Featured Stories

Other Pamplin Media Group sites

Local Weather

Partly Cloudy

76°F

Portland

Partly Cloudy

Humidity: 38%

Wind: 7 mph

  • 20 Aug 2014

    Mostly Clear 77°F 54°F

  • 21 Aug 2014

    Partly Cloudy 79°F 59°F


Beavers the day after: 'We have to play just a little better'

A few things from the coach, and a few things from your trusty columnist, as we look both back and ahead at Oregon State (and some Oregon) football ...

• The quotes from the Beavers after Saturday’s heartbreaking 27-23 loss at Stanford were of this ilk: “We beat ourselves ... we blew it ... we gave it away.”

There was no disrespect meant to Stanford — just the reality that Oregon State had the game in its hands and let it slip away.

That part is true. The Beavers had a 23-14 lead and the ball late in the third quarter, rallying after a sorry start, and were in position to put the victory away that would probably get them to the Rose Bowl for the first time since 1965.

But without four turnovers, Stanford may have won that game handily. The Cardinal had a big edge on total offense (417-312) and ran more effectively than any team has against Oregon State all season. Redshirt freshman QB Kevin Hogan was more than good in his first career start, throwing for 254 yards and three touchdowns and rushing for 60 gross yards on bootlegs and scrambles.

The Beavers missed some tackles they normally make Saturday. I asked coach Mike Riley if Taylor — who rushed for 114 yards and a TD and caught two passes for 47 yards and another score — had anything to do with that.

“We weren’t real sharp defensively, at least on the first couple of drives,” Riley said. “We missed one right off the bat. We had them pinned down deep in their territory, we miss a tackle and they run through it. When they get that run game going ... we’re not the first ones they’ve run against pretty well.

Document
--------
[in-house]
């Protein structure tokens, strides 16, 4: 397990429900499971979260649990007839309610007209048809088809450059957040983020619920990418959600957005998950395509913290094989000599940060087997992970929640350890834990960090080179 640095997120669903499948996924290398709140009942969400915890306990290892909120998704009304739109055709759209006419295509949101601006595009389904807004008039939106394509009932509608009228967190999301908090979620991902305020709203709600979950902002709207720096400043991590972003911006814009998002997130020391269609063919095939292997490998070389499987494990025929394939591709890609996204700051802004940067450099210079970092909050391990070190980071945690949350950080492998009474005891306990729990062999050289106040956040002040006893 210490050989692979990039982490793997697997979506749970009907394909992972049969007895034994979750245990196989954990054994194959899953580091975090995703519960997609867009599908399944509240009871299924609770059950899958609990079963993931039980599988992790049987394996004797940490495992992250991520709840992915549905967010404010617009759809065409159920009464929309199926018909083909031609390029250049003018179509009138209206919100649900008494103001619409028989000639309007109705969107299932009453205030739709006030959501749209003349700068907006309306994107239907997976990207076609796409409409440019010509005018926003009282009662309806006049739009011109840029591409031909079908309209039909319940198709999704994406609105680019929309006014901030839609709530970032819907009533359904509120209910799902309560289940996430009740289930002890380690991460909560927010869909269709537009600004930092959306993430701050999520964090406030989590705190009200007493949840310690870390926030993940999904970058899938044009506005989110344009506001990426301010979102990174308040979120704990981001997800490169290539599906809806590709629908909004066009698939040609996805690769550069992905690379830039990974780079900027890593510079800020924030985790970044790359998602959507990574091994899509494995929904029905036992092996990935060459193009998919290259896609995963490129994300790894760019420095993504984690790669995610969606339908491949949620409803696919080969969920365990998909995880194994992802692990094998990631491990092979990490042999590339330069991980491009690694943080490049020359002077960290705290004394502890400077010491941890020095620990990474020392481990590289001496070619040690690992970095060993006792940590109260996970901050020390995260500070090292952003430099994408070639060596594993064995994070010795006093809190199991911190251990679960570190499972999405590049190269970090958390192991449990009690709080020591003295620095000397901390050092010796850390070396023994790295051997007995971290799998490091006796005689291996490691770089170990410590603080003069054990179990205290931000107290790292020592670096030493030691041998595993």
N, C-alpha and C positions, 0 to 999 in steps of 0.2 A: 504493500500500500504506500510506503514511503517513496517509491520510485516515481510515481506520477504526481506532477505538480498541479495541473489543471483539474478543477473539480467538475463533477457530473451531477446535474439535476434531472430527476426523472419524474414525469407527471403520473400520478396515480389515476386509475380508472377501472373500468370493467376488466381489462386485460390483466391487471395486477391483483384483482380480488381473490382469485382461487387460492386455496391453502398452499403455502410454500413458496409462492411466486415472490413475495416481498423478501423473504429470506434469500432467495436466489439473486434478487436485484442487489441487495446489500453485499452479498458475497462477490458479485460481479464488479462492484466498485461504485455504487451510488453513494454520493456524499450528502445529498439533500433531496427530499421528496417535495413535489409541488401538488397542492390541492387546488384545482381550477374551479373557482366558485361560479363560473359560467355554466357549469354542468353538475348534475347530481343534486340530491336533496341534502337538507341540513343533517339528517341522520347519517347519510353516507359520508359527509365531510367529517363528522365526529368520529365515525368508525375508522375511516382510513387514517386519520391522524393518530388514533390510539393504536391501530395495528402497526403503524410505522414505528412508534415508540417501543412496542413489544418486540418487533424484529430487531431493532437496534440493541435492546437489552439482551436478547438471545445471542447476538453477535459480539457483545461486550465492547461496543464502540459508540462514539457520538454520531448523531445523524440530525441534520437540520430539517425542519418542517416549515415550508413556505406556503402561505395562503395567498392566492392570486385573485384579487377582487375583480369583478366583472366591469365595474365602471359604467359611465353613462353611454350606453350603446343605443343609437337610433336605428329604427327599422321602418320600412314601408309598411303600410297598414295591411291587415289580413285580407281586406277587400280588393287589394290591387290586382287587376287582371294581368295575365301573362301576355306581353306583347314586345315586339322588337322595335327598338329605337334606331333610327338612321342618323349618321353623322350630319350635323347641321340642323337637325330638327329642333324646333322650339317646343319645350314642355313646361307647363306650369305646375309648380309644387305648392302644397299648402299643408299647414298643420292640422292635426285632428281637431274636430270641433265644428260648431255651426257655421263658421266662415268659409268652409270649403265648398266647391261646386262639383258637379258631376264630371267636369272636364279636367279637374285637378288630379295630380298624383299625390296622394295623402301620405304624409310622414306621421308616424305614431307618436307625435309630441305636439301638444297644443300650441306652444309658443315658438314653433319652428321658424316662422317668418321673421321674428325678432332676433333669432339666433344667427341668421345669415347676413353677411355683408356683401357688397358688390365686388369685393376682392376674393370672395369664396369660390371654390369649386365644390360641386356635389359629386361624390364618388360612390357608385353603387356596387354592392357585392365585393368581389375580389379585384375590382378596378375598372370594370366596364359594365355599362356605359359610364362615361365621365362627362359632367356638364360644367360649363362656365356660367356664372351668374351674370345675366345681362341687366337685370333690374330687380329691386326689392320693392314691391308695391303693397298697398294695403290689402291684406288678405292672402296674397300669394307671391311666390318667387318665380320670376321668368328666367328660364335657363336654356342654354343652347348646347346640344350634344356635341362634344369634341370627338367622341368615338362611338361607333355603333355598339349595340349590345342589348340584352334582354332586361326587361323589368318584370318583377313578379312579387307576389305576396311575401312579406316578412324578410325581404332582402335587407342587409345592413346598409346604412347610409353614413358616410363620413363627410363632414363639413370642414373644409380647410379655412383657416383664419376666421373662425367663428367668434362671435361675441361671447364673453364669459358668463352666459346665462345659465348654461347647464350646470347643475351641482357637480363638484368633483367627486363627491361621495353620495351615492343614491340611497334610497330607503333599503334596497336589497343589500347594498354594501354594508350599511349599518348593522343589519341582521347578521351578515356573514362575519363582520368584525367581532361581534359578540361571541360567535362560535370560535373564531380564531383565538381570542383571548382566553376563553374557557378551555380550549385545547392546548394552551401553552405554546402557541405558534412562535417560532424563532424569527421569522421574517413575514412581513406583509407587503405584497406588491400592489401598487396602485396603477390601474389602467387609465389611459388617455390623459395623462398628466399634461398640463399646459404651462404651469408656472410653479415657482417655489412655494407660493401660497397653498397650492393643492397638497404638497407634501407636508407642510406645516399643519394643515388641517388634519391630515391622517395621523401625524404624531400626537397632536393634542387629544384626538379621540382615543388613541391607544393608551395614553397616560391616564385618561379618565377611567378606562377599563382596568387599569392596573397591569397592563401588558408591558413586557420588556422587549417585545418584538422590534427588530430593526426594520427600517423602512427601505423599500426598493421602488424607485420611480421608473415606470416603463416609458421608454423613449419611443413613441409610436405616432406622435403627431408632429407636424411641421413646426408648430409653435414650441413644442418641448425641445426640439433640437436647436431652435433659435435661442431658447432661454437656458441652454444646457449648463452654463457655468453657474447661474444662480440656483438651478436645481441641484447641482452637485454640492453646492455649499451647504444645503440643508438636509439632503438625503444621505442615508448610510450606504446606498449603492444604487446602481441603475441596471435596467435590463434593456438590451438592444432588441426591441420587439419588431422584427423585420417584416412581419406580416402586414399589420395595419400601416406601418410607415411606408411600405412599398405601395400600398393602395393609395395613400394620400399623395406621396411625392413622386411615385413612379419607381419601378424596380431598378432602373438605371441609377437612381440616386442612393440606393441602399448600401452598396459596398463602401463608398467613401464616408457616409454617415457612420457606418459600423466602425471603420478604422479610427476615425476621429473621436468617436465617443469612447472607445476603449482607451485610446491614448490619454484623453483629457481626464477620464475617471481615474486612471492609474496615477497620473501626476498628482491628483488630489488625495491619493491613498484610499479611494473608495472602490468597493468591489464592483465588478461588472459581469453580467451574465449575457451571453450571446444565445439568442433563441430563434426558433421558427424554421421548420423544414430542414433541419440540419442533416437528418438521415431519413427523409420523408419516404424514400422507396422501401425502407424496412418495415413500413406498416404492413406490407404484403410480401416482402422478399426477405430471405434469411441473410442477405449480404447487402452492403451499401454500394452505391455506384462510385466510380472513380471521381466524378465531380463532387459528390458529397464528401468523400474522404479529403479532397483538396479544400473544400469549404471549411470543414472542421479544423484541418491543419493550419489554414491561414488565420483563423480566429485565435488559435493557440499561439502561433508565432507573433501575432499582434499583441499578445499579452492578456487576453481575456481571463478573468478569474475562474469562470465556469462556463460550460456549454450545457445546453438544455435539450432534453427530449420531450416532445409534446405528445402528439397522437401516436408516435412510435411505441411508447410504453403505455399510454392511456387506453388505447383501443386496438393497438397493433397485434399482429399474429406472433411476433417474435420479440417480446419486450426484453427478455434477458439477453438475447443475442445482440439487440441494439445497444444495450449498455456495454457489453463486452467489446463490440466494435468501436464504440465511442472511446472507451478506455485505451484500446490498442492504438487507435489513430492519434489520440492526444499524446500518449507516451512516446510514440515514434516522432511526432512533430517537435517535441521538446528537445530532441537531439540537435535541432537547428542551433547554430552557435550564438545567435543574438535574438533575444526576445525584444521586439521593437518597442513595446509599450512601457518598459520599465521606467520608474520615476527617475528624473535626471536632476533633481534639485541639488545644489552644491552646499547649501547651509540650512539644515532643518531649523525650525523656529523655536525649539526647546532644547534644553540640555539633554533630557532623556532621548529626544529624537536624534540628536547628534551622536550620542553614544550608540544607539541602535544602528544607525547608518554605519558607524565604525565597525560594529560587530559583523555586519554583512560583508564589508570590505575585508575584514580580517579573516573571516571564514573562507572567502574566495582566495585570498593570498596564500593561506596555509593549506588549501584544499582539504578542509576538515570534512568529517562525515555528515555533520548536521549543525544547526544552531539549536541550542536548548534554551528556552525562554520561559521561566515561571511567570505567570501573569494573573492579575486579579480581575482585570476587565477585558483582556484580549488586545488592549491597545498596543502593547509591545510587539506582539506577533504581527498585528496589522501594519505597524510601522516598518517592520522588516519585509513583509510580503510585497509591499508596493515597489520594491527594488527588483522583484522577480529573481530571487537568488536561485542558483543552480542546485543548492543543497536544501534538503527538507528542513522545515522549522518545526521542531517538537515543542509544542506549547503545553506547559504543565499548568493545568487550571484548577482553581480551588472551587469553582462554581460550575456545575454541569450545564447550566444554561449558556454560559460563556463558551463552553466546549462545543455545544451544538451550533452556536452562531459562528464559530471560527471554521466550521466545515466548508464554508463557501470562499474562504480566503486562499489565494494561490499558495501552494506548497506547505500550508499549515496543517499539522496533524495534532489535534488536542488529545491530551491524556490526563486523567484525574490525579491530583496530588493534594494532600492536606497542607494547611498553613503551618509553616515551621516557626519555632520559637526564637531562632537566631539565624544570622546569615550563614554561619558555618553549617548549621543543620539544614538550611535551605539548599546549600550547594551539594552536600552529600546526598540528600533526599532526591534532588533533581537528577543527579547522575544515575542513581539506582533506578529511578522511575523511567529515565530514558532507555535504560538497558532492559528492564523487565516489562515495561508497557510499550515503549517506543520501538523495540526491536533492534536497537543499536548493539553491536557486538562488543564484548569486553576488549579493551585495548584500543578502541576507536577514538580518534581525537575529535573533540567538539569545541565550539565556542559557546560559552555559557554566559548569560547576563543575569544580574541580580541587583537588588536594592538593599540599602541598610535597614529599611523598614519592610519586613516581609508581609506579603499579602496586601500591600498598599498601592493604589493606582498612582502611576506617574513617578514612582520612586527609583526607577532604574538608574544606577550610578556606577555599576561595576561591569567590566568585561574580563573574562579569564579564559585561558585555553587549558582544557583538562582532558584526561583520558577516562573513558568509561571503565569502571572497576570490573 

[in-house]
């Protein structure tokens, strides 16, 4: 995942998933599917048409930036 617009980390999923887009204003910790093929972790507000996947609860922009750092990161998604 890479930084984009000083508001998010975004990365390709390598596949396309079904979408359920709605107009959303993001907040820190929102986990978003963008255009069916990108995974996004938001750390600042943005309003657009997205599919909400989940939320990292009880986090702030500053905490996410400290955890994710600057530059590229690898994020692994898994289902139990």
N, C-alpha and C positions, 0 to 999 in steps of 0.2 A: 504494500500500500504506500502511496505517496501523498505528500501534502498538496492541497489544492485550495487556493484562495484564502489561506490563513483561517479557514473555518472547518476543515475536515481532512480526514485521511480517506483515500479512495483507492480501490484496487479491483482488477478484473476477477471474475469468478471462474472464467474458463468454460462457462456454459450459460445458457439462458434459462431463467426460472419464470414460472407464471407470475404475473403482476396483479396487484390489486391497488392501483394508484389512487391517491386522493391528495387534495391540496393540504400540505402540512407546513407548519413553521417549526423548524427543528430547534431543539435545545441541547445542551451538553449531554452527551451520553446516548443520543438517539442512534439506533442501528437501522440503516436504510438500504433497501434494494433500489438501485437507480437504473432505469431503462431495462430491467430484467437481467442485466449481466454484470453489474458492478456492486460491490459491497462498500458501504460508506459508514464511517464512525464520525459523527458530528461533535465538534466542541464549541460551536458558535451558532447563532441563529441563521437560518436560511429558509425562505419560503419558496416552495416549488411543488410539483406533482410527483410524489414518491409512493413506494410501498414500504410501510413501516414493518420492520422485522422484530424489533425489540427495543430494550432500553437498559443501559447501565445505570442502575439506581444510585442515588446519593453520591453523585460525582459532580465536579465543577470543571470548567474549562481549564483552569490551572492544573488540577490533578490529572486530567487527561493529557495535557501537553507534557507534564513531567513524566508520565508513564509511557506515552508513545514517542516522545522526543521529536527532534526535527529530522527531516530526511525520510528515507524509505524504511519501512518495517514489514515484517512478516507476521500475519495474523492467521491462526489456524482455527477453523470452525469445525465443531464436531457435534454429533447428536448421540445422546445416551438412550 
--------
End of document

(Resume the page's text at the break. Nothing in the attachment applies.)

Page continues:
“But we settled down and got better defensively as the game went along.”

Stanford’s defense — No. 1 in the nation against the run and blessed with an extraordinary front seven — made it hard for an OSU offense that was clicking only sometimes.

The Beavers needed to bring their “A” game to beat a Stanford team that has now won eight straight, and 19 of 20, at home. I’d give the visitors a “B” or a “B-minus.” That wasn’t bad — just not good enough.

“I don’t look at it like we outplayed them,” Riley said Sunday. “They outgained us. We did a lot of good things against a really good team — as solid as they come. But we made two crucial mistakes in the second half. In a tight game against a good team like that, you can’t do that.”

The first play was the drop-off pass by Hogan as he was going down under pressure to Stepfan Taylor in the left flat. Taylor juked OSU cornerback Rashaad Reynolds at the line of scrimmage, broke a couple of other tackles and beat half the Beaver defense to the end zone for a TD to bring the Cardinal within 23-21 as the third quarter ended.